One of the most sobering aspects of Dougherty’s narrative comes from his historical findings. Many people are familiar with the current affordability crisis in San Francisco, which is often blamed on greedy tech CEOs and venture capitalists. But fewer are aware of its deeper roots. Digging through the archives, Dougherty shows just how long California leaders have been aware of the housing crisis that the state faced if it didn’t alter course. “Changing San Francisco Is Foreseen as a Haven for Wealthy and Childless,” read one New York Times headline in 1981. Two years earlier, an MIT urban planning professor blasted the Bay Area for its “arrogant” and “self-serving” land-use policies and traced how developers were routinely stymied by environmentalists and homeowners opposed to new people moving in. Delivering a 1981 commencement speech at UC Berkeley, the university’s top economics student warned that the Bay Area’s housing shortage would result in sharply rising prices and that homeowners were likely to keep fighting any efforts to address that.

The commencement speaker was right, yet too little was done in the years that followed. This lack of reform around land use was largely rooted in the failure of leaders to take on entrenched interests who profited from the status quo—from the investors, developers, and building trades to the homeowners who were fortunate enough to move to a desirable area first.

Today politicians are trying to tackle these structural problems more directly. Policy analysts say California needs to build 3.5 million homes to get serious about solving its housing crisis, and in 2017, California Governor Gavin Newsom committed to reaching this goal by 2025. But this is a tremendous task that would necessitate building roughly 500,000 units a year, when over the past decade, on average, fewer than 80,000 homes were built in the state annually. And there are, as Dougherty observes, considerable impediments that stand in the way, including soaring costs for construction and land. The cost of building a 100-unit affordable housing project in California had increased from $265,000 per unit in 2000 to almost $425,000 by 2016. And that’s an average. In cities like San Francisco, it can cost upward of $850,000 to build a single subsidized unit. When California’s legislature passed a $4 billion bond to build affordable housing in 2017, it was hailed as a serious step forward, one that would amount to a nearly $12 billion effort when paired with private money. But $12 billion divided by $425,000 equals just 28,235 units, or 0.8 percent of the 3.5 million goal. As Dougherty writes, “This sort of math could make a joke of any new funding effort.”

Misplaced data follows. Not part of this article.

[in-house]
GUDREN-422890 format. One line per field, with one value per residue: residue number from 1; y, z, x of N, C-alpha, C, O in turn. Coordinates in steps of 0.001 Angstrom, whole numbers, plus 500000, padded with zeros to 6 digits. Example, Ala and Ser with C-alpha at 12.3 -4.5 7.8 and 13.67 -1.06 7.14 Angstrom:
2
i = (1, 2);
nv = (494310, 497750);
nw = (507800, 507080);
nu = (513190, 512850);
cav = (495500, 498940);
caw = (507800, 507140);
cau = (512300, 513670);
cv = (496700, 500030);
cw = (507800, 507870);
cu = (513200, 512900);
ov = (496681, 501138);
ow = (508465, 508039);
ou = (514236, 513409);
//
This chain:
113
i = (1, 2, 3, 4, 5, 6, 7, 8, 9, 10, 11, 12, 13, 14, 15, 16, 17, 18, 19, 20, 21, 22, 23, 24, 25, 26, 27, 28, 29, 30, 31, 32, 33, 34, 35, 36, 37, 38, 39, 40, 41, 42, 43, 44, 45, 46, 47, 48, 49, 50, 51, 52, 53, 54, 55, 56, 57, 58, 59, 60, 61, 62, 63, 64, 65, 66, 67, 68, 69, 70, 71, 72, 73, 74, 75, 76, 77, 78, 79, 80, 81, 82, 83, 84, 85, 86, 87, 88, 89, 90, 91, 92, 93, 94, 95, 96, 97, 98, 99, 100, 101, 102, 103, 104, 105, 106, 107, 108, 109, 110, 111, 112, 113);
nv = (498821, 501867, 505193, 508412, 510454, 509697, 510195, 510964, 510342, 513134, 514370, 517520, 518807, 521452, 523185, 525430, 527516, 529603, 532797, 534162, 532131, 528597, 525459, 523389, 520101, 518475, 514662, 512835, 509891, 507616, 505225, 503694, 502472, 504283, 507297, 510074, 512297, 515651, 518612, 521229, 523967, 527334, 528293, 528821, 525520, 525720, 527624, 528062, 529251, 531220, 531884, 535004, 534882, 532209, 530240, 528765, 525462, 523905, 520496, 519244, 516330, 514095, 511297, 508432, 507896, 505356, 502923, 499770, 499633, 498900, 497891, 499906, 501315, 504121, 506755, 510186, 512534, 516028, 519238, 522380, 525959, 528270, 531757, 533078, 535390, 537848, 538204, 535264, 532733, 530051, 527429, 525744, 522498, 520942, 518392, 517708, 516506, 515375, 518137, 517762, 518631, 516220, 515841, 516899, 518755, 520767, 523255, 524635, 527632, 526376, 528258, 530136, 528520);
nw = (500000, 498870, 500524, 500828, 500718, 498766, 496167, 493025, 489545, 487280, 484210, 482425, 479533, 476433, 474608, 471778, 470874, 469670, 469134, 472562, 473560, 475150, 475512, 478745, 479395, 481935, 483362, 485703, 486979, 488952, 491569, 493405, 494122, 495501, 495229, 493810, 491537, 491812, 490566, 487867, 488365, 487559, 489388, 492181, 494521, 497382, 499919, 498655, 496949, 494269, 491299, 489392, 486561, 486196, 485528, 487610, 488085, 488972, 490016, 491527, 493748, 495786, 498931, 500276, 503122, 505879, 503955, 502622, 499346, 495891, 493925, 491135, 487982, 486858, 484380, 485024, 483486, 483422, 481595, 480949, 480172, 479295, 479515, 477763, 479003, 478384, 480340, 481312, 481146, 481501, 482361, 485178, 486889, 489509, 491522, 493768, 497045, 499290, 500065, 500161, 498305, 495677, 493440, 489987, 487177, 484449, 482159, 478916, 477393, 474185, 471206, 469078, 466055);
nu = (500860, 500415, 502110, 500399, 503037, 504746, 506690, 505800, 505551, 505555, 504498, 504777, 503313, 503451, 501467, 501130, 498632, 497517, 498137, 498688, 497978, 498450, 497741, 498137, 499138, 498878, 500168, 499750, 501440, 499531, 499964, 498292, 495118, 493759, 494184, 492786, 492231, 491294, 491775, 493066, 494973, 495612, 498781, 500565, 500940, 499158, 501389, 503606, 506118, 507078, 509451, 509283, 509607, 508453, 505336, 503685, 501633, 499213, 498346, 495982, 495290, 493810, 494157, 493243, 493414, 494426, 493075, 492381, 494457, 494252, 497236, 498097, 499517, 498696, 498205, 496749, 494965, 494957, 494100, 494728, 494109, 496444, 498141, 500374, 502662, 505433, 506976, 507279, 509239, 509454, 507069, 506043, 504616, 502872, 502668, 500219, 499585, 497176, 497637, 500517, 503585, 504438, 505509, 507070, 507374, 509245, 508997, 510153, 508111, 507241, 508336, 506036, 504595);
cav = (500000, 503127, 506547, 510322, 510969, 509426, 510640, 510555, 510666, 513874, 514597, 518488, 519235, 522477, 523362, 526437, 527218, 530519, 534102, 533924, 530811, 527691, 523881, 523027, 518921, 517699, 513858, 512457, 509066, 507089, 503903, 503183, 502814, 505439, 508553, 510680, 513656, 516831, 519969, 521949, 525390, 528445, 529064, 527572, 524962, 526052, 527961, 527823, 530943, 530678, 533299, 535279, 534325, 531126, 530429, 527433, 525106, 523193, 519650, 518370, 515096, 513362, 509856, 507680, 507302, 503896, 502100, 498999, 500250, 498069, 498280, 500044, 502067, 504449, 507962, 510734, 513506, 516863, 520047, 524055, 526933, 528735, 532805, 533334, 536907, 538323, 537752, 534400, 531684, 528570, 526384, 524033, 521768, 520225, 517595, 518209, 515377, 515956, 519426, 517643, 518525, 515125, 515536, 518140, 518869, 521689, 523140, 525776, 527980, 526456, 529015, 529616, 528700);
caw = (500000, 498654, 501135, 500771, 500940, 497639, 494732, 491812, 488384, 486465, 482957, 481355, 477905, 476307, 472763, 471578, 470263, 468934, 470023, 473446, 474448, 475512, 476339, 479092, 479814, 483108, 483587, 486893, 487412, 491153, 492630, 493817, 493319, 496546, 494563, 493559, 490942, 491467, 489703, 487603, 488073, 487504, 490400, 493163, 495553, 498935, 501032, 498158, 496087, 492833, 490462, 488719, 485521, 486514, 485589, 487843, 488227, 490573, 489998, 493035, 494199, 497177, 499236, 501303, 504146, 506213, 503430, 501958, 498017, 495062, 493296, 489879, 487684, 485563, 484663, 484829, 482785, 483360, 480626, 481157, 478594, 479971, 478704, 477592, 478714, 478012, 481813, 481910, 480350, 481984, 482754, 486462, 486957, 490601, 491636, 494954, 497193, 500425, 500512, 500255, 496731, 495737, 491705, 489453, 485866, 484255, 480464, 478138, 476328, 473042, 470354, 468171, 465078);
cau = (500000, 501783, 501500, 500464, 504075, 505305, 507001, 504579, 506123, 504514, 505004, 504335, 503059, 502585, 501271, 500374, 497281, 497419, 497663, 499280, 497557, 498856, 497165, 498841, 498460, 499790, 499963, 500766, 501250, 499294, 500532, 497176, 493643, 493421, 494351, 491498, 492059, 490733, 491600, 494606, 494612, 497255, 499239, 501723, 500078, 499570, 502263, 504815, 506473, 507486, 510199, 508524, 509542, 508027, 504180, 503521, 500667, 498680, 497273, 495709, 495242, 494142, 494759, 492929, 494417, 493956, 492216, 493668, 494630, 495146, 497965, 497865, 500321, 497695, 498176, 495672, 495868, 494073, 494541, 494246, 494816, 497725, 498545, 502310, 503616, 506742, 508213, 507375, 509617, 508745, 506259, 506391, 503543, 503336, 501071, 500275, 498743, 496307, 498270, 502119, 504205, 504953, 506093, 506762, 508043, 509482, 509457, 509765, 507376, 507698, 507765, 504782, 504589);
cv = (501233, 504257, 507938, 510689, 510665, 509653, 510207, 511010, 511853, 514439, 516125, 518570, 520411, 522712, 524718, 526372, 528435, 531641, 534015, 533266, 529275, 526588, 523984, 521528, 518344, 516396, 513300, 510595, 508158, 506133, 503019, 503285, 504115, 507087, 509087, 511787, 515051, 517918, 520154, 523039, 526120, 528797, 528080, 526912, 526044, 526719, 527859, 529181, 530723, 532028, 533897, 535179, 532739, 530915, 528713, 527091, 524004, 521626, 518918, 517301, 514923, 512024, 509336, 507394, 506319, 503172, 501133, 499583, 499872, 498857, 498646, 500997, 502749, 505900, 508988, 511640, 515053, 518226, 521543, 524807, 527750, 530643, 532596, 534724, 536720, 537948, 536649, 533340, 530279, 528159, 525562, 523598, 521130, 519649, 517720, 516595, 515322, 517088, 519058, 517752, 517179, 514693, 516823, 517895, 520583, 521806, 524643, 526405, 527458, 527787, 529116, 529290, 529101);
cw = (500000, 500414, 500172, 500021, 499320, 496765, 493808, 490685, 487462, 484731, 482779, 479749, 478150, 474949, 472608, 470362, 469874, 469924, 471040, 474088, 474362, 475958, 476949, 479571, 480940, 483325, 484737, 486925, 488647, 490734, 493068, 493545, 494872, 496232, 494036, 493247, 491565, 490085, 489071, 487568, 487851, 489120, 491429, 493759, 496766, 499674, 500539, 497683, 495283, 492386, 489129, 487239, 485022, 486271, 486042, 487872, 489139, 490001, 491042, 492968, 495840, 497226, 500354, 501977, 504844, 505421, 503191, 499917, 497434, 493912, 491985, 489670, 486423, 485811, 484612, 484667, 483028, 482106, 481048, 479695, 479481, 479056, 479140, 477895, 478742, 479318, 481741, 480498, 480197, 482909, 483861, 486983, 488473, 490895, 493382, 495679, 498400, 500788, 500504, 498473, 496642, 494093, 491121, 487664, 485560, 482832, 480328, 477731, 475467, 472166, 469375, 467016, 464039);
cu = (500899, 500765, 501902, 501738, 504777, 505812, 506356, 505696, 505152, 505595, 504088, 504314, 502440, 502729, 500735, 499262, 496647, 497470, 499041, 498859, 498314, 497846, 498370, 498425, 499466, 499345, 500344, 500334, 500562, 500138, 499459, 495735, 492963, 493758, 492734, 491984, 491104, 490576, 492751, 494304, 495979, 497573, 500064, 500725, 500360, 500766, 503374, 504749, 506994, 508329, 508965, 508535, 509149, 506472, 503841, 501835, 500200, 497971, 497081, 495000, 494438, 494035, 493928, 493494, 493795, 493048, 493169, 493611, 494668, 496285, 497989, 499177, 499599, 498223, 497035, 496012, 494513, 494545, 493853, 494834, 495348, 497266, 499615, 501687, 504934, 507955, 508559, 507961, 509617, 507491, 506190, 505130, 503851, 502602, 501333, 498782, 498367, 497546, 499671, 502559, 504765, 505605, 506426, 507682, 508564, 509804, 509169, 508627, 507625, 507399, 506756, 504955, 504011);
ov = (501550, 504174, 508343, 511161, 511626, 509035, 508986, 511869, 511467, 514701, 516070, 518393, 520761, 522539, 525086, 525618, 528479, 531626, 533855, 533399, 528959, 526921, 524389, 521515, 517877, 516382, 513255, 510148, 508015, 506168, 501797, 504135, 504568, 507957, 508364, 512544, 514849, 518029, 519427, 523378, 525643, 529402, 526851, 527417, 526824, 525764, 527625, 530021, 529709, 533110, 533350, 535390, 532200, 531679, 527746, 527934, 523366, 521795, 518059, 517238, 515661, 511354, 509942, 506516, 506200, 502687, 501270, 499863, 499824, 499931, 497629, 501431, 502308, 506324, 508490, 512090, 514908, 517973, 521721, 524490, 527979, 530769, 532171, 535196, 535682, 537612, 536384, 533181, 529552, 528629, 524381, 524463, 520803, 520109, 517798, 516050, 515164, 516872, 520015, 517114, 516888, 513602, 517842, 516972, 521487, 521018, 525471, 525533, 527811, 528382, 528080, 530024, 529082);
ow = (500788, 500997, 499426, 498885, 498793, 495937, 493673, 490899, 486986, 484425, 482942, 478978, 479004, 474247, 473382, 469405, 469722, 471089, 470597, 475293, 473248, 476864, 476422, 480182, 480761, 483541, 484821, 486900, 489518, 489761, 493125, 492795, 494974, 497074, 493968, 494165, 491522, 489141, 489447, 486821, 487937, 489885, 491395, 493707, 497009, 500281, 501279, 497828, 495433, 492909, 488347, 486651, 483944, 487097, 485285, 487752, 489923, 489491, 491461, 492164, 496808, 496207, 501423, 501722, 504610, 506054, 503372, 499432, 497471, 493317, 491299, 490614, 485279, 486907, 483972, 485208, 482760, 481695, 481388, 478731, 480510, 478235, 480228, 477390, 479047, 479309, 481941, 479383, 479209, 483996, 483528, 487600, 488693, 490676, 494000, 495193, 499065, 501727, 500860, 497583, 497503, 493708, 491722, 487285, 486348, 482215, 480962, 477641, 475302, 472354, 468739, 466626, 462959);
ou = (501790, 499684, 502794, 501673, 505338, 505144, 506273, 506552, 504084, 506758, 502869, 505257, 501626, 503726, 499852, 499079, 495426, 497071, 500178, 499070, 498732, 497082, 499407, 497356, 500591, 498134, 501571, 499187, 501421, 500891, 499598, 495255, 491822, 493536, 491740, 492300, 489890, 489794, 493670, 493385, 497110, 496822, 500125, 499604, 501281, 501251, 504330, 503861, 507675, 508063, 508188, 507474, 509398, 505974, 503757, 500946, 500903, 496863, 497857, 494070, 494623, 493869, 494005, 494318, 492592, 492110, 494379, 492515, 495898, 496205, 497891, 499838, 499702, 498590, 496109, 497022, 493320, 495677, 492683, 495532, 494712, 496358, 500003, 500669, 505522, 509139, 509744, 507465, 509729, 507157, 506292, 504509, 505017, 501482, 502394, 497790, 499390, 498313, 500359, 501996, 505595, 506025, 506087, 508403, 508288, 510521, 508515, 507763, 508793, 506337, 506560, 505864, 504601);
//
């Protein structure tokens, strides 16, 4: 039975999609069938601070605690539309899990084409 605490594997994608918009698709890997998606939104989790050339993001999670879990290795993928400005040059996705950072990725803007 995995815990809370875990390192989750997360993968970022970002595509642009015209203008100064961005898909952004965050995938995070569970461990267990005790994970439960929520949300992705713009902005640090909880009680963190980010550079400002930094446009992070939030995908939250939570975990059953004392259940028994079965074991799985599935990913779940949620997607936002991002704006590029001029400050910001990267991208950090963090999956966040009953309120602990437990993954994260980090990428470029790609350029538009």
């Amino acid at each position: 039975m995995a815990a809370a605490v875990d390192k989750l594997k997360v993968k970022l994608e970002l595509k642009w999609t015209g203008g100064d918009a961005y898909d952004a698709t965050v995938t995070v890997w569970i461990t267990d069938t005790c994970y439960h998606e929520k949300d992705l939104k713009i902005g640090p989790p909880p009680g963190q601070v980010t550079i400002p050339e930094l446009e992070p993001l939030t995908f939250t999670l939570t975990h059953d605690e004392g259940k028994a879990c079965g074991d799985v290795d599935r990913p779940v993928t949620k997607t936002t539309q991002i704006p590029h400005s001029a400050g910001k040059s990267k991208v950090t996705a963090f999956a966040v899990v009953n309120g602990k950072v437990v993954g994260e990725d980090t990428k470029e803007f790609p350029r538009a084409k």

Voters across California have been more supportive of new funding packages for affordable housing over the past few years, but the quiet dread among advocates is that once the public realizes how little effect each influx of money has on the crisis, their appetite for new taxes might wane. “Behind each new affordable housing bond and the additional billions for homeless services was a public who thought they were being generous, when really the new taxes were nothing in comparison to a problem that was getting worse faster than cities could deploy the money,” Dougherty writes.

While the political leaders in Sacramento and on city councils continue to squabble, renters are doing what they can to organize, and Dougherty gives voice to their experiences too. In particular, we hear from teenager Stephanie Gutierrez, who studied every Tuesday night with other community members how to protest gentrification and eviction. One day, Gutierrez returned home to discover that her family’s rent would be jumping by 45 percent.